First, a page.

- Loud and frequent snoring
- Periods of not breathing during sleep
- Snorting, gasping or choking during sleep
- Need to urinate during the night
- High blood pressure
- Morning headaches
- Awakening tired in the morning
- Daytime or evening lethargy
- GERD (Gastroesophageal reflux disease)
- Drowsy driving, limited attention, memory loss and poor judgment
- Personality changes
- Weight gain, severe leg swelling, body mass index of 25 or more
- Hyperactive behavior, especially in children
- Decreased size of airways and large neck
- What are the health risks of untreated Sleep Apnea?
- Untreated Sleep Apnea can lead to:
- High Blood Pressure
- Heart Attack
- Congestive Heart Failure
- Cardiac Arrhythmia
- Chronic Fatigue
- Morning Headache
- What Surgery or Surgical Treatments are available for Sleep Apnea?
- There are several different types of surgeries available for Sleep Apnea, depending on the person, but any surgery comes with inherent risks or possible complications, and it can be painful. CPAP machines are still the most effective treatment for Sleep Apnea with very minimal risk to the end-user. Often the surgery success rate is relatively low and many people report being back on a CPAP machine, or the like, within a year, albeit often at a lower pressure.
Here are some of the more common surgeries available, although doctors are always innovating and coming up with new procedures. Not all are covered here. Talk to a sleep doctor to find out more about the newest and best options specifically chosen for you.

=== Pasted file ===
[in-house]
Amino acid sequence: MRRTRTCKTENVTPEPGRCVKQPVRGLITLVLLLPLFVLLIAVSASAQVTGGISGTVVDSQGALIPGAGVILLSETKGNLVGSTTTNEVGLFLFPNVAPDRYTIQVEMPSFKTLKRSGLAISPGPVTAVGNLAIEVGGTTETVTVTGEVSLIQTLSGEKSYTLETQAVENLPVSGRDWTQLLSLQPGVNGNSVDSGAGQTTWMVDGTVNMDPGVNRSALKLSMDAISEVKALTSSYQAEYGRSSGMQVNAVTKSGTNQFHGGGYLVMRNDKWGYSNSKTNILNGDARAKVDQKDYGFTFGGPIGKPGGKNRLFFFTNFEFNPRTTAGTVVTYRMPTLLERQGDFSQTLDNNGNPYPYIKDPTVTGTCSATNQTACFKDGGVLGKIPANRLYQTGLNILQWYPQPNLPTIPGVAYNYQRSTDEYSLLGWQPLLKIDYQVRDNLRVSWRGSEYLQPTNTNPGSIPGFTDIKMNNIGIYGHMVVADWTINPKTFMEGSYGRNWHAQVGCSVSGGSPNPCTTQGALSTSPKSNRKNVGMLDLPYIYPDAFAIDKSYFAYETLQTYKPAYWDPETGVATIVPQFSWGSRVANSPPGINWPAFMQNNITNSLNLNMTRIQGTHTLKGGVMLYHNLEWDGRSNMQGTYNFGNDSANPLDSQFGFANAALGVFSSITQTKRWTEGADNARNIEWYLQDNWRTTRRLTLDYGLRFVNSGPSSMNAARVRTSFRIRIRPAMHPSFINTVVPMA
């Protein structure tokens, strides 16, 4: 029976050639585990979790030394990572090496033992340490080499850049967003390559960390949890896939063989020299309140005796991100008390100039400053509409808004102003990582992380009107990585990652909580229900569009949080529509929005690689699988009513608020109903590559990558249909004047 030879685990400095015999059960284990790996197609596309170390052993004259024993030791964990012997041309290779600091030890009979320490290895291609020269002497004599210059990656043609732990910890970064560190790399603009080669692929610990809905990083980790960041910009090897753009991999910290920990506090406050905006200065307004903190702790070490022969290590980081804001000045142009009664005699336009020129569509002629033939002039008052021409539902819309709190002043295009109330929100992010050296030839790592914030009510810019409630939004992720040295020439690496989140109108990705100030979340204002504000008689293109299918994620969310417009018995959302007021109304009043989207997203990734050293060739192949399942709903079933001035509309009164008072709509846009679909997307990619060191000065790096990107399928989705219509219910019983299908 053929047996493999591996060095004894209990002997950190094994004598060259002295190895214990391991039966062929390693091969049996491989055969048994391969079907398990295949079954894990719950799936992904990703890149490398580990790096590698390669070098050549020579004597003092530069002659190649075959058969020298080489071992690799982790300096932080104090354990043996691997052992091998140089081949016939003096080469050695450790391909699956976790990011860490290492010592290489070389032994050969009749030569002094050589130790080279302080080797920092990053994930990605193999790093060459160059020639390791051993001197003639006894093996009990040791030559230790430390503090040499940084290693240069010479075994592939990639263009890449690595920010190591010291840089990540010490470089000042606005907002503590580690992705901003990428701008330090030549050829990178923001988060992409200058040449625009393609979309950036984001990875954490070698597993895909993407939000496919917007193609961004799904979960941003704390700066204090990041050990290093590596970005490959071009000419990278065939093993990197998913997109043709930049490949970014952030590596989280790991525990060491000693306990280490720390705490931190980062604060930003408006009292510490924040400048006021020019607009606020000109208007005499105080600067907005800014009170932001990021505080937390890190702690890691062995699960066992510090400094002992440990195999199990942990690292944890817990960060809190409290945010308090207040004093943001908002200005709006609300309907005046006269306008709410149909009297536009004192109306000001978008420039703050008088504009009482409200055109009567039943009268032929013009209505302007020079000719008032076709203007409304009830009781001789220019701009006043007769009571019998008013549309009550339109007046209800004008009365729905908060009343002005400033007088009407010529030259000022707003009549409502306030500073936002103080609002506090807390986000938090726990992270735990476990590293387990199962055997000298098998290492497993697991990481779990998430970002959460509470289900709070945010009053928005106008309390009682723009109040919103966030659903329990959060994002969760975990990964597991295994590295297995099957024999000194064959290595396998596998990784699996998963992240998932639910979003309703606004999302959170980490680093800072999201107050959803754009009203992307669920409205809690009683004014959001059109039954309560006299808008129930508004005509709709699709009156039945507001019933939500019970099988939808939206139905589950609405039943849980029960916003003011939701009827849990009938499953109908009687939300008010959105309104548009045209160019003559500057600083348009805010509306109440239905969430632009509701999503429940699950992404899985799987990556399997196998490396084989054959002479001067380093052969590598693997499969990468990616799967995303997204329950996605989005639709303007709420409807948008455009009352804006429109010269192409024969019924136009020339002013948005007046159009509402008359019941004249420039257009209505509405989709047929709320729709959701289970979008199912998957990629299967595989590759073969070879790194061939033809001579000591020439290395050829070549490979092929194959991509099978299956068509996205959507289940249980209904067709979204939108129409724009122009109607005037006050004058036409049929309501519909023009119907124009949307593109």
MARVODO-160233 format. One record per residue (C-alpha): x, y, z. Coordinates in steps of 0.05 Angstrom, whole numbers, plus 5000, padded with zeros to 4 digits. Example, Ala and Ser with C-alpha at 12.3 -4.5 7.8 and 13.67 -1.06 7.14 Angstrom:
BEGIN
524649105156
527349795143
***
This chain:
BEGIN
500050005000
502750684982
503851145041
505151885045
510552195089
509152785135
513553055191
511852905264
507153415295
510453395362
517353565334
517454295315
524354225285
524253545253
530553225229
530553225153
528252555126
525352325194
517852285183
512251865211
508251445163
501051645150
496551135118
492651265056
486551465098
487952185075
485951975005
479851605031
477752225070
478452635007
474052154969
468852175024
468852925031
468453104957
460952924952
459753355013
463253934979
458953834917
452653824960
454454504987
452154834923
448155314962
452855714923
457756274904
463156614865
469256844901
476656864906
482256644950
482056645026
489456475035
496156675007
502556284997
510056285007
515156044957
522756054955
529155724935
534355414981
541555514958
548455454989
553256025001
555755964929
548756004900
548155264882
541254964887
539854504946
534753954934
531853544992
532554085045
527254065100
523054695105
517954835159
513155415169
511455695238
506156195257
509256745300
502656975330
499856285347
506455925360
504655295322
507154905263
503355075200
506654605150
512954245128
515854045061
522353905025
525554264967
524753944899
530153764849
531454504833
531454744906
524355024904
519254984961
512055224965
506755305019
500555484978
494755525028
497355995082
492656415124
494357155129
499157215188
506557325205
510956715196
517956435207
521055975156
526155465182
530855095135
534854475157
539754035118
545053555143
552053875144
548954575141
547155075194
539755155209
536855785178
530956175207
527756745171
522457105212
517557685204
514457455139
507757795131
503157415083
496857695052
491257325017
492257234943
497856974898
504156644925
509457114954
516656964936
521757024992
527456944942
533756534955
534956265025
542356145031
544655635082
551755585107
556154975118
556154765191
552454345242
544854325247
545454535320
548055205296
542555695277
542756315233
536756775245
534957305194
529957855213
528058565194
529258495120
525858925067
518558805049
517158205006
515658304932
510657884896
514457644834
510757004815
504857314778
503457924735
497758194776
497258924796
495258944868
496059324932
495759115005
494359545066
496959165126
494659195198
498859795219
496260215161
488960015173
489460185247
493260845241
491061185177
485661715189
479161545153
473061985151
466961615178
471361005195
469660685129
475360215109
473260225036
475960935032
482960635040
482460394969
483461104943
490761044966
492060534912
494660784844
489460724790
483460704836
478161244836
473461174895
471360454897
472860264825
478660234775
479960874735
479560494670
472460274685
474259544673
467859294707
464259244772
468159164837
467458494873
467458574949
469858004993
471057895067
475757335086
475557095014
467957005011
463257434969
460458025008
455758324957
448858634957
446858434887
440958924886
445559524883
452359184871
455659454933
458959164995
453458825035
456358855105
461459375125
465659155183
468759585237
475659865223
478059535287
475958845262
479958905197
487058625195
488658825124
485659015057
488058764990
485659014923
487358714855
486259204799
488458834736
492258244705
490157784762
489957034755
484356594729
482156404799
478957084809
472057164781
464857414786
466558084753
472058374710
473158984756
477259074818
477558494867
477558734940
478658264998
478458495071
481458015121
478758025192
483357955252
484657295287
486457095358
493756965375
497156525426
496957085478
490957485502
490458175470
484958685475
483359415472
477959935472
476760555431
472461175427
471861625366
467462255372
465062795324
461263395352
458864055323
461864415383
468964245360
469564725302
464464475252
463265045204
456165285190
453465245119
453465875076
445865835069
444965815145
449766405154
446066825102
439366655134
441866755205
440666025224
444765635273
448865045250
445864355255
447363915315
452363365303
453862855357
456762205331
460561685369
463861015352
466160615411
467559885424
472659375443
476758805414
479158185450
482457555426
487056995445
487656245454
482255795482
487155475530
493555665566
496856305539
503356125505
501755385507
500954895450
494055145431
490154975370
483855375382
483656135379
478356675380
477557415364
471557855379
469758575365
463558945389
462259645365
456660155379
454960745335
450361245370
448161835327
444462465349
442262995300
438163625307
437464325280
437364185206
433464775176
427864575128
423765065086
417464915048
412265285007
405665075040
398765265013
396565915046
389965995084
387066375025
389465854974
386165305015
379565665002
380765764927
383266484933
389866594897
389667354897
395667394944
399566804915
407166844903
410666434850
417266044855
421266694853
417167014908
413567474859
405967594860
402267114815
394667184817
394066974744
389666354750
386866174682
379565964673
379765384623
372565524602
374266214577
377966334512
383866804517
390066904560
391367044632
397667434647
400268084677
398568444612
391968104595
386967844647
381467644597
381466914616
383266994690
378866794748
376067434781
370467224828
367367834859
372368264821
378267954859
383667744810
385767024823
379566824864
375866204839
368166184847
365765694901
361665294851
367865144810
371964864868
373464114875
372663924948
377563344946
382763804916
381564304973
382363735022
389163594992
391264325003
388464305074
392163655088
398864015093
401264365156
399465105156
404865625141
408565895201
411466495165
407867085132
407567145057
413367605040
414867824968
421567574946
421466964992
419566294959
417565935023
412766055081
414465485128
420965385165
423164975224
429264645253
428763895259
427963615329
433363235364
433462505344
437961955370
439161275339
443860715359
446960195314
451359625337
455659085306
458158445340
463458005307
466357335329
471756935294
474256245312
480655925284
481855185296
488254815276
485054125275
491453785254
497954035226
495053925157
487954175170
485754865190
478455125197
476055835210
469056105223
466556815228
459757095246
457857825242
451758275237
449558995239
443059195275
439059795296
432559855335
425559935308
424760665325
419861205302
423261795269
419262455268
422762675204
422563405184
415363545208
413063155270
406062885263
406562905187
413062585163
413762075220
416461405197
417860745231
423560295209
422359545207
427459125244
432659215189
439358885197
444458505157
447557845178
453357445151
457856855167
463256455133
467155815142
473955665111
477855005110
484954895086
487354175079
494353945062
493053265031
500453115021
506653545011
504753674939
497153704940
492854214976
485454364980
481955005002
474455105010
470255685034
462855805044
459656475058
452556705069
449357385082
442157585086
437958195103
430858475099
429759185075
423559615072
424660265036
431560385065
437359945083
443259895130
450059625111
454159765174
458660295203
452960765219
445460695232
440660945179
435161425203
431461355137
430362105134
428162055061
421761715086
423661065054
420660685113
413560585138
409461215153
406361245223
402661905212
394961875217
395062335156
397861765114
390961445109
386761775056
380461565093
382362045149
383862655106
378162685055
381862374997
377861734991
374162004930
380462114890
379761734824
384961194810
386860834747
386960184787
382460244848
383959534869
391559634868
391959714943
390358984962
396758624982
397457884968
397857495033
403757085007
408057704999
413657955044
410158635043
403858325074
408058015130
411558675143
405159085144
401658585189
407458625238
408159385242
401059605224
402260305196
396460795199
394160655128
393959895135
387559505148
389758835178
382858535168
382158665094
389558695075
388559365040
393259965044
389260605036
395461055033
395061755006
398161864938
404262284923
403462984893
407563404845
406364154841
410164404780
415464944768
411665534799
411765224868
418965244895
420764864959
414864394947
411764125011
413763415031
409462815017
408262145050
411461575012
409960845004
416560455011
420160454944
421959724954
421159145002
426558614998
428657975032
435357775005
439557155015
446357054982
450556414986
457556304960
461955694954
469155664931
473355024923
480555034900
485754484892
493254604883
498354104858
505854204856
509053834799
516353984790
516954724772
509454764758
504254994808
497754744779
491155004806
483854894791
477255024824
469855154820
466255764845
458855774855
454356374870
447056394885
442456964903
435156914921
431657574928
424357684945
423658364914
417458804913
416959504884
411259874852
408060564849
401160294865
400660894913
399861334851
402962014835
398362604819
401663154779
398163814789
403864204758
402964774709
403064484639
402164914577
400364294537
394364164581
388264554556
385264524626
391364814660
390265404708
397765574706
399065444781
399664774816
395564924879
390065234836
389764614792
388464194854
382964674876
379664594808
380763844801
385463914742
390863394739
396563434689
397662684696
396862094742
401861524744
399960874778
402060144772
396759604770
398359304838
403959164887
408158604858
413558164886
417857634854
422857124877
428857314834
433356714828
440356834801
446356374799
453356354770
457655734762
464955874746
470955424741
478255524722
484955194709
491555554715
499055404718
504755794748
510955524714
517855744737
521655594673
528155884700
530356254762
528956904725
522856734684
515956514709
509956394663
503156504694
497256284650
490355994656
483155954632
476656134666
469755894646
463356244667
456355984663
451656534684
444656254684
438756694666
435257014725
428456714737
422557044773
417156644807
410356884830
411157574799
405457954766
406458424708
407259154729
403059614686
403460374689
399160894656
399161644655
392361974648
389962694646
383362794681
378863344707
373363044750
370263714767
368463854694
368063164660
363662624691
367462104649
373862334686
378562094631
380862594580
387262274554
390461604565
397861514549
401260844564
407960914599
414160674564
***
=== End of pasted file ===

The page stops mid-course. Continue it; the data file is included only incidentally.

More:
Tonsillectomy or Adenoidectomy
This is performed to increase the size or opening of the air passage in the treatment of sleep apnea.
UPPP is performed to reduce or remove or reshape parts of the soft palate and the uvula. It may also involve removal of part of the soft tissue from the pharyngeal areas.
LAUP is similar to the above description of Uvulopalatopharyngoplasty however it uses lasers or radiofrequency waves to remove and shape the tissue.
MMA, also known as (MMO) Maxillomandibular Osteotomy or (Bi-Max) Bimaxillary Advancement, is usually reserved for severe cases which have not responded to other surgeries or CPAP therapy or where craniofacial syndromes or structures are suspected as the cause of the problem. It is more invasive and involves removing the top and bottom jaw and moving them forward or restructuring the chin, maxilla or mandible. Often it is performed in conjunction with Genioglossus Advancement.
This procedure, commonly known as tongue advancement, is designed to move or pull the tongue forward to increase the size of the airway. It is sometimes performed along with Maxillomandibular Advancement (see description above).
This procedure involves pulling forward the hyoid bone in the neck to place it in front of the larynx. The hyoid bone is one of the attachment points for the tongue.
TAP Implant (Pillar Procedure)
The Pillar system is different from other treatments. It is specifically designed to produce a lasting reduction in snoring after a single office procedure. Unlike other procedures, the Pillar procedure does not require heating or removing tissue, or the use of any sclerosing agents, which means the procedure causes minimal discomfort and recovery time is short. In fact, most patients resume a normal diet and activities the same day.
During the Pillar procedure, no tissue is removed. Instead, three tiny inserts are placed in your soft palate during a brief office visit using local anesthetic. The inserts support and stiffen the palate, which has been shown to reduce snoring in individuals with very moderate sleep apnea. In addition, the inserts are made of a polyester material that causes a stiffening response in the palate tissue itself. This supporting and stiffening of the soft palate will last as long as the inserts are in place.
Unfortunately, this is not a solution for those with more than mild sleep apnea. If the obstruction occurs in a place other than the site of the implants, this procedure will be ineffective.
- What Medications or Pharmaceuticals are available for Sleep Apnea?